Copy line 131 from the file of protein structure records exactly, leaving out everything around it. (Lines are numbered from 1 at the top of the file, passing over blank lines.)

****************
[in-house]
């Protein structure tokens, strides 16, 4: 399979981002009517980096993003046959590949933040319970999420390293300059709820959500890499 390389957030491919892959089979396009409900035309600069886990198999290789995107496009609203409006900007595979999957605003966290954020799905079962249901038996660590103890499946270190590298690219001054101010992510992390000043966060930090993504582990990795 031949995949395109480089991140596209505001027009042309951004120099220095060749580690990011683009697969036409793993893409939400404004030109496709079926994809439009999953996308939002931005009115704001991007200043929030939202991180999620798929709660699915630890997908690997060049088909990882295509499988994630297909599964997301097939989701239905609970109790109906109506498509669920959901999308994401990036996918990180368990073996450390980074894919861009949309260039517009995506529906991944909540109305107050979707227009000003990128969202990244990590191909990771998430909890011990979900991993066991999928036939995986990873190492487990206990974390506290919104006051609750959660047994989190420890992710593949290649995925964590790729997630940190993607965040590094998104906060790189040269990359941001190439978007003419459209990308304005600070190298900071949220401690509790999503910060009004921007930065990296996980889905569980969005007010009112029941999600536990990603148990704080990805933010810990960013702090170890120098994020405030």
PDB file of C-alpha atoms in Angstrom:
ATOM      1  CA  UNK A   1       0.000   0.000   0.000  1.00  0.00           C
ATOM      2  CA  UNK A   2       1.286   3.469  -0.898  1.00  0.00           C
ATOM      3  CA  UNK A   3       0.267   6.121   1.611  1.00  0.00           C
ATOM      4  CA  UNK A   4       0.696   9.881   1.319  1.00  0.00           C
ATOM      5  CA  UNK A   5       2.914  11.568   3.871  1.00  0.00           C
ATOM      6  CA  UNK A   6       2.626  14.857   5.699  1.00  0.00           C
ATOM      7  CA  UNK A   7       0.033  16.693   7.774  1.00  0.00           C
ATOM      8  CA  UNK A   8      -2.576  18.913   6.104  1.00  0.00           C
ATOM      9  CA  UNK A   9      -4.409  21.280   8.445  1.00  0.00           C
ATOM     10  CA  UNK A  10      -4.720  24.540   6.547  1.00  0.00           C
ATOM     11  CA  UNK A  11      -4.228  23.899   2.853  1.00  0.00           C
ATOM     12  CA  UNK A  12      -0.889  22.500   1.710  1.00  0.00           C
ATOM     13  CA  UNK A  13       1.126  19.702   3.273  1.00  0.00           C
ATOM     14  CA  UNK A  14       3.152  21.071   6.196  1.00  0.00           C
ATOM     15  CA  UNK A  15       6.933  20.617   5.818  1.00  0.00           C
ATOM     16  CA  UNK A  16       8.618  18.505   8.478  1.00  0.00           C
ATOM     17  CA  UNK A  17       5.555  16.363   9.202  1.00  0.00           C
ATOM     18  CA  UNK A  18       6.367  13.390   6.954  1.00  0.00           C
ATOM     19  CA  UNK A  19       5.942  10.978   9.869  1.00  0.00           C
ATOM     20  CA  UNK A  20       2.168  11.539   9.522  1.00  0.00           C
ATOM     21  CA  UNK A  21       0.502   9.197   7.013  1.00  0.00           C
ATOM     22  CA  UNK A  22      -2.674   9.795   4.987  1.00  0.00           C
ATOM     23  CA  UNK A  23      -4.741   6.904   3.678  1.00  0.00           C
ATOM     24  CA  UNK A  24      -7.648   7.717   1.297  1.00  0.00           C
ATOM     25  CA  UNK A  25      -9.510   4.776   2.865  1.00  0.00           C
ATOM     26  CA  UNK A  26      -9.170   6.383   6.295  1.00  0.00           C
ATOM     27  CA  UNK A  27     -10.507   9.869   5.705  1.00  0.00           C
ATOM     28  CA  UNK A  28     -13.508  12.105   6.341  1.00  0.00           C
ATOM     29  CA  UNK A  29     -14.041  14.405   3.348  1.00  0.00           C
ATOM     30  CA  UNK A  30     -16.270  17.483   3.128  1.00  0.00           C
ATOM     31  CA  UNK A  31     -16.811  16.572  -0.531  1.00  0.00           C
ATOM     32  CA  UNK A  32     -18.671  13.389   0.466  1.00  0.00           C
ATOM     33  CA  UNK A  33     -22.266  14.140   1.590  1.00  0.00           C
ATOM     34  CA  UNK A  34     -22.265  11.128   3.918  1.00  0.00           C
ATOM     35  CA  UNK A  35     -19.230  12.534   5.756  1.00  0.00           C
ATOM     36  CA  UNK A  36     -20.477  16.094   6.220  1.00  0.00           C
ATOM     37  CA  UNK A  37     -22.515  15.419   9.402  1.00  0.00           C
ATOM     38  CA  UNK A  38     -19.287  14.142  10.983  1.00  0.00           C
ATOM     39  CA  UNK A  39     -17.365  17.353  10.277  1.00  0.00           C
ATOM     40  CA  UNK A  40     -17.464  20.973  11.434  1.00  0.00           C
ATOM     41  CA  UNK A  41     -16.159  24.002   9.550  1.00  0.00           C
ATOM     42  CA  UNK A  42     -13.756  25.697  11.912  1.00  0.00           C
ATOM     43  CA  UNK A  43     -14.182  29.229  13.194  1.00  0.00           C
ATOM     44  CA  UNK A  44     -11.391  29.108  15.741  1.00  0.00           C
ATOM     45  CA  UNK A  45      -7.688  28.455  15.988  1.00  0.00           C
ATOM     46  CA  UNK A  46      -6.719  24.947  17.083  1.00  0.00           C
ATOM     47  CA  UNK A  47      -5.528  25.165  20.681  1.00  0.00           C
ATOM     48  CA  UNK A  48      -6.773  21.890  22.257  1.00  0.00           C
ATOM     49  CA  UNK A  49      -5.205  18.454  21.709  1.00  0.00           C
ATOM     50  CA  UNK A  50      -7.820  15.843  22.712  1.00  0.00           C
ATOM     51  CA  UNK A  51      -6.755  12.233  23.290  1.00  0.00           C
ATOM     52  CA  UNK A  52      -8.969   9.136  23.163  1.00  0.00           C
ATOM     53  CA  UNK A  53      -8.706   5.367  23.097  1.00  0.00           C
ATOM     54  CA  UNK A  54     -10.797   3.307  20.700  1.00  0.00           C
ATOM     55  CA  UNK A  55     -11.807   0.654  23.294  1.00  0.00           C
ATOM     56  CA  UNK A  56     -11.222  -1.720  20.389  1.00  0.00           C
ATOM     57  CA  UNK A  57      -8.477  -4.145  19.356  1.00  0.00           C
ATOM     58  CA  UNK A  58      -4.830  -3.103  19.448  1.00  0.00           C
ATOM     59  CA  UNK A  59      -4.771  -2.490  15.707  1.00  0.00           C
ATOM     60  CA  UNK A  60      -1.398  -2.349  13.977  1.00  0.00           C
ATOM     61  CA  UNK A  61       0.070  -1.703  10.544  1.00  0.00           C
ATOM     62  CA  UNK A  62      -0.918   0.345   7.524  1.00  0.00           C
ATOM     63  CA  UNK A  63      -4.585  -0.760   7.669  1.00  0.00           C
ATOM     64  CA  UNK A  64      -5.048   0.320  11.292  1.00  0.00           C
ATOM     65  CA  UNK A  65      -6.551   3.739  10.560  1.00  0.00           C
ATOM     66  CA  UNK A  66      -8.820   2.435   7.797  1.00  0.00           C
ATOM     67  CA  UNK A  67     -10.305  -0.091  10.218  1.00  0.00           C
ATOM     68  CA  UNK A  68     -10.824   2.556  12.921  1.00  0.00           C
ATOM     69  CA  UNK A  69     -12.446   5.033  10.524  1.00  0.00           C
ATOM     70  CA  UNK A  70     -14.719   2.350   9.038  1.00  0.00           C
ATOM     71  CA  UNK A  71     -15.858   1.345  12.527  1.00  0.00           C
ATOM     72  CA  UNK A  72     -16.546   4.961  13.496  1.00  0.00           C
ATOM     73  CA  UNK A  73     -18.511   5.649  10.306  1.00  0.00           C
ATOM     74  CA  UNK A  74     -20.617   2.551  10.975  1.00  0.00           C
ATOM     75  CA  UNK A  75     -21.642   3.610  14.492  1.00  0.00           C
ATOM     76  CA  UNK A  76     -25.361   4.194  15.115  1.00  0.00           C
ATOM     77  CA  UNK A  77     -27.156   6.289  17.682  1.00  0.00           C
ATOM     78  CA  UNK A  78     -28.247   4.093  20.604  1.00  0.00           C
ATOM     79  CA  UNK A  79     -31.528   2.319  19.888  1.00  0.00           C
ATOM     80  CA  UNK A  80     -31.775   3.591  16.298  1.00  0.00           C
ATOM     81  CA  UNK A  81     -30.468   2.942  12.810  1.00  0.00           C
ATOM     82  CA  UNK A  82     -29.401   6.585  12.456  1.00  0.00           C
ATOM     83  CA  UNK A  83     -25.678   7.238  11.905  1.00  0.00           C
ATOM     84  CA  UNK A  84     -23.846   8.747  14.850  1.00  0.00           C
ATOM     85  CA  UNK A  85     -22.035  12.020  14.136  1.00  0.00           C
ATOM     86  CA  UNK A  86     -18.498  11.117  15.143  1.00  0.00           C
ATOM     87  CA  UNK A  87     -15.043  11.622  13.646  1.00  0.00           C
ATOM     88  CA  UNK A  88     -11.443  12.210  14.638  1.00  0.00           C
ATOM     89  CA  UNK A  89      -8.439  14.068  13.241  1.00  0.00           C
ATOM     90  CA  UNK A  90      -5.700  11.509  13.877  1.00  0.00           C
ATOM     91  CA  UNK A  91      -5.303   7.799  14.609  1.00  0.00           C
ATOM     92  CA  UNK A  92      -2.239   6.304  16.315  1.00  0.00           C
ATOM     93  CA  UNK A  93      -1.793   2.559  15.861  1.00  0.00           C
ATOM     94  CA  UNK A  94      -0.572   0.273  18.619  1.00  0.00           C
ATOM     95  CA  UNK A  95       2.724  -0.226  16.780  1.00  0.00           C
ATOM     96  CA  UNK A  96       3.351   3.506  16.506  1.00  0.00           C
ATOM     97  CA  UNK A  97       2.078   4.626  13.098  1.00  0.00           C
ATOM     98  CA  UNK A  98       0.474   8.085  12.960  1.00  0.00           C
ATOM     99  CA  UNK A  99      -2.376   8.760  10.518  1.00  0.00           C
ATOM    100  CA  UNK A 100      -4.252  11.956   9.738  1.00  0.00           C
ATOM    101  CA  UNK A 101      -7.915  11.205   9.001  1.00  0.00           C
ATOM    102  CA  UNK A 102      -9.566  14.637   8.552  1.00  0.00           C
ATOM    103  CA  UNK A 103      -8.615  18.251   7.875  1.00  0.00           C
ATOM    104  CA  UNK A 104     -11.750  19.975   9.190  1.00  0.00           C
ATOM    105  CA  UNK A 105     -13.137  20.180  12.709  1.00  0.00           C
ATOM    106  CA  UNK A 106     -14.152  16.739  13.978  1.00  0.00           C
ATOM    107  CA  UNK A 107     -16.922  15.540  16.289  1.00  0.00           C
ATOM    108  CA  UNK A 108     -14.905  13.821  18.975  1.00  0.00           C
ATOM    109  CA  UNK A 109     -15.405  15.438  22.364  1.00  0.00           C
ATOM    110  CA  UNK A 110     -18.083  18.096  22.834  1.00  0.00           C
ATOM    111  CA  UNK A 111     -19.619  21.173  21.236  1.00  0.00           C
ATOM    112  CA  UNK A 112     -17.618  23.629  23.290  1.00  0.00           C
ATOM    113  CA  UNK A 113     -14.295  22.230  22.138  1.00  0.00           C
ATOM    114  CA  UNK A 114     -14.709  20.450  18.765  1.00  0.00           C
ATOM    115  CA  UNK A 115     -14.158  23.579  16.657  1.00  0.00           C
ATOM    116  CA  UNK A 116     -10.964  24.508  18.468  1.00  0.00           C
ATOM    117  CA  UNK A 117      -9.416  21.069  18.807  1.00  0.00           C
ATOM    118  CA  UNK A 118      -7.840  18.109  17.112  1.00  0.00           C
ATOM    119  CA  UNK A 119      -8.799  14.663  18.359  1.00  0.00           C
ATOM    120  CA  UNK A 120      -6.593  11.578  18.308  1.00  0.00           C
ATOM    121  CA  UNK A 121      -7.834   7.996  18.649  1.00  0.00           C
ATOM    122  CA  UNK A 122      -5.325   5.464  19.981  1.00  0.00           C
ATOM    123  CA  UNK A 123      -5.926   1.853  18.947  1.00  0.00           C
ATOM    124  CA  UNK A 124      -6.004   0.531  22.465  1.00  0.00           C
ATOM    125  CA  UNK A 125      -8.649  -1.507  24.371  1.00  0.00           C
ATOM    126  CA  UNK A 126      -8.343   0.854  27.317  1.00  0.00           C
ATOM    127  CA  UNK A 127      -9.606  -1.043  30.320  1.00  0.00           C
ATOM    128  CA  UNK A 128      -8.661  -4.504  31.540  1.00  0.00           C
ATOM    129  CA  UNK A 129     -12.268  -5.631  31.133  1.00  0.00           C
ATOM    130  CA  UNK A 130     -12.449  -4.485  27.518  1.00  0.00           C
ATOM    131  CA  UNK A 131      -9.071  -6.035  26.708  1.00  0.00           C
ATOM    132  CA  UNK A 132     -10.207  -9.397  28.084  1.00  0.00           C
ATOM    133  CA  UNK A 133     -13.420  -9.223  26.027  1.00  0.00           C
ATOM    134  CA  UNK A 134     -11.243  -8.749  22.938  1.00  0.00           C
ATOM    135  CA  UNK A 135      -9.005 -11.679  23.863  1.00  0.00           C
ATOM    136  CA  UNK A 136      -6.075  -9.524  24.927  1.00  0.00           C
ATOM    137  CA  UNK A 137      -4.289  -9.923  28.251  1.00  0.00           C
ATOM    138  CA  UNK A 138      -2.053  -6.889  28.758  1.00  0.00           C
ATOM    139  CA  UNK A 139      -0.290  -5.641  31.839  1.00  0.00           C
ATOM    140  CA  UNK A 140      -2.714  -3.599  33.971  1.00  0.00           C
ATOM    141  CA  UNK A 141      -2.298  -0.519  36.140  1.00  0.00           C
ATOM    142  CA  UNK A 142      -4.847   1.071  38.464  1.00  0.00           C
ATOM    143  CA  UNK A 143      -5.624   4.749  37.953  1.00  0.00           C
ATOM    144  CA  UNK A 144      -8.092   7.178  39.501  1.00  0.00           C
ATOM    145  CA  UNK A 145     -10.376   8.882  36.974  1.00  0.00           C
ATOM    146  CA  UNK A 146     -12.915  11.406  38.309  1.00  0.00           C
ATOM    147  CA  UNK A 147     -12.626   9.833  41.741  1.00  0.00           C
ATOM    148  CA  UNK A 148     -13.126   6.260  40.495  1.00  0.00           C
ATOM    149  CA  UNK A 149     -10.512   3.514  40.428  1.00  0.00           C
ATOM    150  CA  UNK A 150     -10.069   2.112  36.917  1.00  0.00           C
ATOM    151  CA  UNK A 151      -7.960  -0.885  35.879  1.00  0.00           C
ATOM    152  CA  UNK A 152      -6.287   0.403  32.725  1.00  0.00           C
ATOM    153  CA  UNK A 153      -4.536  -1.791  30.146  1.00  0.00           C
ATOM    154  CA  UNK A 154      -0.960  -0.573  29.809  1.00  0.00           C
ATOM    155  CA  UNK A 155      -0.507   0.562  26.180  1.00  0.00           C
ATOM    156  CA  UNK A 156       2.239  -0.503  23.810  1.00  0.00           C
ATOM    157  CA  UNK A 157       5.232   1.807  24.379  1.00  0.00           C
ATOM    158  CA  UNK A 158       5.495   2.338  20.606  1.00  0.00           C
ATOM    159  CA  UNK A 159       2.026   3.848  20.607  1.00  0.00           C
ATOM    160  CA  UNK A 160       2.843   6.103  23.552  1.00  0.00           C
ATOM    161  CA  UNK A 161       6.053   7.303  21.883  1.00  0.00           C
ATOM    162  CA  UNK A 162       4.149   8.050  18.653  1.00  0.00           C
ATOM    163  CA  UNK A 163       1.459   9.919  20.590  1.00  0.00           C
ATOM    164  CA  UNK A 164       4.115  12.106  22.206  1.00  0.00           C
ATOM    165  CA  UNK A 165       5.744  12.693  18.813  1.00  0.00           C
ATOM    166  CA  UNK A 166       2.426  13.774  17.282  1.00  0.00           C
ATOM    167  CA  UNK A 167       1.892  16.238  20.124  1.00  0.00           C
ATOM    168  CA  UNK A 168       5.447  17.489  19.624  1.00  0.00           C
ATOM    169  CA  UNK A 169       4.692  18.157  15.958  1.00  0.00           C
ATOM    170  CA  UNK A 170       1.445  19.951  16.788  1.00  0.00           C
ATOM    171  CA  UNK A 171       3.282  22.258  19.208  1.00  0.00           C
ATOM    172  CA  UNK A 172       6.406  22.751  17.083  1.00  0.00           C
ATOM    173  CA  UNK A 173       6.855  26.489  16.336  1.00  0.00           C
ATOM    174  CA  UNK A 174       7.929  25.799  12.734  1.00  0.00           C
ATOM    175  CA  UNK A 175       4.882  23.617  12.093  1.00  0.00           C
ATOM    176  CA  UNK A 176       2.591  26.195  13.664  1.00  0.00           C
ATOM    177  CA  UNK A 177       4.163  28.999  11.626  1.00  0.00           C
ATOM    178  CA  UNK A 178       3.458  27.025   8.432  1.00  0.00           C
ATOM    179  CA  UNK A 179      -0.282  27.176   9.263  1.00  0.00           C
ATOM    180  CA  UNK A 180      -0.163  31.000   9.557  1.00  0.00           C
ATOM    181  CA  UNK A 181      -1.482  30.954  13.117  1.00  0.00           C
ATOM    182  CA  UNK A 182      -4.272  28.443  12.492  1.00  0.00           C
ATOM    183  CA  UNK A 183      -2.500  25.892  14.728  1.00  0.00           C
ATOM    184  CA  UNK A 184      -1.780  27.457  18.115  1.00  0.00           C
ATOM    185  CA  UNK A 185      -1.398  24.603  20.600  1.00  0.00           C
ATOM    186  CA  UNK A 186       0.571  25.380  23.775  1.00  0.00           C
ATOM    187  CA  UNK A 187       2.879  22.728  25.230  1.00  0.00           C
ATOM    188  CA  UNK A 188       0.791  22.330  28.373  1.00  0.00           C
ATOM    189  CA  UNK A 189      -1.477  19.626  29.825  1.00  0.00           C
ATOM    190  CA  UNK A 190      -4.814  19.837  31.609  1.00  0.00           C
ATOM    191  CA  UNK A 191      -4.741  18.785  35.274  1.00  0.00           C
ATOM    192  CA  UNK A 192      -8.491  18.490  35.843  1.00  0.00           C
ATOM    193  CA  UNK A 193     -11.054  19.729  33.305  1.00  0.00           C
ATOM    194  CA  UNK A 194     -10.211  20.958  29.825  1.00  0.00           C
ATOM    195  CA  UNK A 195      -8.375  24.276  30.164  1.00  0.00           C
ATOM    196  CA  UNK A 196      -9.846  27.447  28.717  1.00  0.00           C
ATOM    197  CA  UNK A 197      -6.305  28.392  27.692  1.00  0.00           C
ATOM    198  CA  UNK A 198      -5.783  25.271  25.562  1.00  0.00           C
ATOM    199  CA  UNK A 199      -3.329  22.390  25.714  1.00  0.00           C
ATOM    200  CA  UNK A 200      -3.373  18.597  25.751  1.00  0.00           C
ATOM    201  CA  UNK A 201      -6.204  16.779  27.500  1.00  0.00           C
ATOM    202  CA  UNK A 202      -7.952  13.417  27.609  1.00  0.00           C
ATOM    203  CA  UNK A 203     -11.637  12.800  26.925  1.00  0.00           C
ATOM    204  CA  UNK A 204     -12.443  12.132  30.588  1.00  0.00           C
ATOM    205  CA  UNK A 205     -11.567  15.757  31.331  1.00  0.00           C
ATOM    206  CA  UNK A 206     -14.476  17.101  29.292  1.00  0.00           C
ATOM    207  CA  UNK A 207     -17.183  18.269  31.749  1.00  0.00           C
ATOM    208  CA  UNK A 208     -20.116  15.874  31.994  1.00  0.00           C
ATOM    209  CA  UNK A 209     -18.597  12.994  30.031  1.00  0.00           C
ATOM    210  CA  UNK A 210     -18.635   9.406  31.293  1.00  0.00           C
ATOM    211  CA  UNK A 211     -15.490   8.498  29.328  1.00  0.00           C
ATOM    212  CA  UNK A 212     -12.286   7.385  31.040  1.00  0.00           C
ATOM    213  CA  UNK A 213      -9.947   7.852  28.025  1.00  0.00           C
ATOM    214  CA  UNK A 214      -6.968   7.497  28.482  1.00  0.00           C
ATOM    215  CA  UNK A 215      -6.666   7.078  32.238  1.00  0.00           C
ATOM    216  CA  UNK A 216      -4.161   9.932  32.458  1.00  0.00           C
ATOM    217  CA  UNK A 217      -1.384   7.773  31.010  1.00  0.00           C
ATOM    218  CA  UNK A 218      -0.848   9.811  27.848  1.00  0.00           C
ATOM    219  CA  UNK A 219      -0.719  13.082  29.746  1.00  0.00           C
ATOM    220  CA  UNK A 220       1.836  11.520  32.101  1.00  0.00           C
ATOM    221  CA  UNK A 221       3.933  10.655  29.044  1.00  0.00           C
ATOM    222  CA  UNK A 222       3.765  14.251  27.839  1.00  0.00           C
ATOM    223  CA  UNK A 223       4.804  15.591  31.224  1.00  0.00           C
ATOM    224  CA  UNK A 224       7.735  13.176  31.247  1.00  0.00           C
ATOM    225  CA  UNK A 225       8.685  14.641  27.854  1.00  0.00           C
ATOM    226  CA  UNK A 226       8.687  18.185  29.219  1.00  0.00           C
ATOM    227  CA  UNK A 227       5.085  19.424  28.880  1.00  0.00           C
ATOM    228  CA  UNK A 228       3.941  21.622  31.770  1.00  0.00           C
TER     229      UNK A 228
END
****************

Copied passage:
ATOM    128  CA  UNK A 128      -8.661  -4.504  31.540  1.00  0.00           C